forbes.com – January 9, 2012
By Michael Charles Tobias
Imagine a country like French Guiana or Vanuatu – with human populations of 225,000 to 235,000 – emerging, every day! That is the conundrum facing humanity and the natural world. The human population explosion, multiplied by its cumulative consumption, represents what many believe to be the most significant challenge ever faced by life on Earth in billions of years. This is an equation that forms the basis for most rational analysis of global environmental issues. It is a starting point. In the absence of dealing with it, most other techno-fixes or alleged ecological “solutions” are unlikely to produce much traction.
I spoke with Bill Ryerson about this essentially fundamental reality we are all grappling with. Ryerson is President of Population Media Center (Shelburne, Vermont) and CEO of the Population Institute (Washington, DC). He has endeavored to help solve the population problem for 40 years, including 25 years of using social change communications worldwide. You can read his chapter in the Post Carbon Reader, “Population: the Multiplier of Everything Else.”
During his career, Ryerson has served as Director of the Population Institute’s Youth and Student Division, Development Director of Planned Parenthood SE Pennsylvania, Associate Director of Planned Parenthood of Northern New England and Executive Vice President of Population Communications International.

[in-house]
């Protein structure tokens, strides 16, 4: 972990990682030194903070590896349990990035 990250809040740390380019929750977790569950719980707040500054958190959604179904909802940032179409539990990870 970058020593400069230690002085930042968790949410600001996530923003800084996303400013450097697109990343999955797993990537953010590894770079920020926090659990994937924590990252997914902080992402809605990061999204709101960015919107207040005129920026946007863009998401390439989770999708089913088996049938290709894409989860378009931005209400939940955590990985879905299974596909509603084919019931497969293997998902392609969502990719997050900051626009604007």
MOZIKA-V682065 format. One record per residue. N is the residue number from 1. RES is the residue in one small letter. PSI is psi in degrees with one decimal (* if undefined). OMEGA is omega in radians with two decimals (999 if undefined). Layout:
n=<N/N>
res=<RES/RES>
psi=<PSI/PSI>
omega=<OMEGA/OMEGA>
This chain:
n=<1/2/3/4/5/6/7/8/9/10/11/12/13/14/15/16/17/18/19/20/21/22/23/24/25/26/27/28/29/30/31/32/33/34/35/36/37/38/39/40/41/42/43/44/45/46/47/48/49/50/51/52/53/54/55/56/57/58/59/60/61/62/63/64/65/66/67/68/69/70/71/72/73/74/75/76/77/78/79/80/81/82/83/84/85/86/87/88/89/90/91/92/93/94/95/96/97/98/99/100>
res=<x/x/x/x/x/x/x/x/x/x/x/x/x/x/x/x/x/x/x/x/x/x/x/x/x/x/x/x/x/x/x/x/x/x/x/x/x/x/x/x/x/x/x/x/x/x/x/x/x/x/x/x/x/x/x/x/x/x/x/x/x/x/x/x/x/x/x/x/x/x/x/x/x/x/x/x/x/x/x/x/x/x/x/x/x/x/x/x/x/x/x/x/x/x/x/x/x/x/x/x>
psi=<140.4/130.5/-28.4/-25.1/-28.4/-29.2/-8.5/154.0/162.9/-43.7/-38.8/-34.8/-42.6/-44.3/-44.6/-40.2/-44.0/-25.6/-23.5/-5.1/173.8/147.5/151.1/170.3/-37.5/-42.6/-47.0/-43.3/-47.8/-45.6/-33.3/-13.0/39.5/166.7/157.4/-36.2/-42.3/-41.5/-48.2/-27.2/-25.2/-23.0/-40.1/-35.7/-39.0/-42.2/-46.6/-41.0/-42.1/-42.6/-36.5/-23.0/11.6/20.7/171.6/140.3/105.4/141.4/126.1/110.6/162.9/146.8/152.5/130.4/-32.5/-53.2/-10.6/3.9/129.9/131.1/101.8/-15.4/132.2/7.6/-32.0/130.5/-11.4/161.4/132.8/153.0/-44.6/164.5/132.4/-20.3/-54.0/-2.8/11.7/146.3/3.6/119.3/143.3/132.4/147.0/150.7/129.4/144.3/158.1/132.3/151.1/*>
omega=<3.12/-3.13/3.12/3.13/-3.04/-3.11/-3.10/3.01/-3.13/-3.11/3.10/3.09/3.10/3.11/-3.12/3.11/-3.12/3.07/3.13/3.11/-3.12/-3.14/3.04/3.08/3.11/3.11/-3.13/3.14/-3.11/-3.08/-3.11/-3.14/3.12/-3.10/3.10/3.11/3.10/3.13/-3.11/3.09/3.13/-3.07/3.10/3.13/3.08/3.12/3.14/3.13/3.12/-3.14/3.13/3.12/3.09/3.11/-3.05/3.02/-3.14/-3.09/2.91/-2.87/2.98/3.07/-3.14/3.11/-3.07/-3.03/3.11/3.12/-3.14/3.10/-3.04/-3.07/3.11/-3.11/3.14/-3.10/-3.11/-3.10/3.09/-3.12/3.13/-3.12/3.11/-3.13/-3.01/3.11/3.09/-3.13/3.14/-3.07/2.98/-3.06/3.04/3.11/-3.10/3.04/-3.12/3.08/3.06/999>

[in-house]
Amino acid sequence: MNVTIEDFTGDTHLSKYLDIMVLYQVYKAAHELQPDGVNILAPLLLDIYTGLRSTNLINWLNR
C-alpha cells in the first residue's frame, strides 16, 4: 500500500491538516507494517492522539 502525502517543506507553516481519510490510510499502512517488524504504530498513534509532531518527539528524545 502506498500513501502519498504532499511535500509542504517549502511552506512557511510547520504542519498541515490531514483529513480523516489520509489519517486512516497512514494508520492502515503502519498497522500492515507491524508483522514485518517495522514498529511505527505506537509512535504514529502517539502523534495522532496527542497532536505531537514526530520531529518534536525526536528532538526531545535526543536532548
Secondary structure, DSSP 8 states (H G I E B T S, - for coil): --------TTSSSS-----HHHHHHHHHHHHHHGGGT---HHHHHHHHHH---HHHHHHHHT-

Michael Tobias: Bill, most corporations and students of the environment– consumers, people everywhere – seem to be paying some lip-service to the word “sustainability.” What is the underlying reality, in your opinion? Is human civilization moving in a sustainable direction?
Bill Ryerson: Michael, sustainability is the ultimate health issue, the ultimate human rights issue, and the ultimate environmental issue. Books like “Collapse” are ringing alarms for the public, while numerous scientists are now debating not whether the collapse will occur, but when – and how bad it will be.
Michael Tobias: Arguably, humankind is exceeding the Earth’s biological carrying capacity. Our global footprint enshrines a multitude of economic impacts that are bundled together. Oil and agriculture, for example, are linked in problematic ways people often ignore, no?
Bill Ryerson: Absolutely. Industrial agriculture and our industrial way of life depend on non-renewable resources, particularly cheap oil. Consider what happened in 2008 when the price of oil rose to $140 per barrel.
The price of food went so high that there were food riots worldwide. Remember, oil is used in pumping irrigation water, plowing, planting, fertilizing, harvesting, transport to market, refrigeration, transport home, and cooking. Modern industrial agriculture is the process of turning oil – and water – into food. While the recession reduced demand for oil, and prices dropped, the “recovery,” such as it is, has led oil prices back up to over $100 per barrel, and food is now near all time peak prices.
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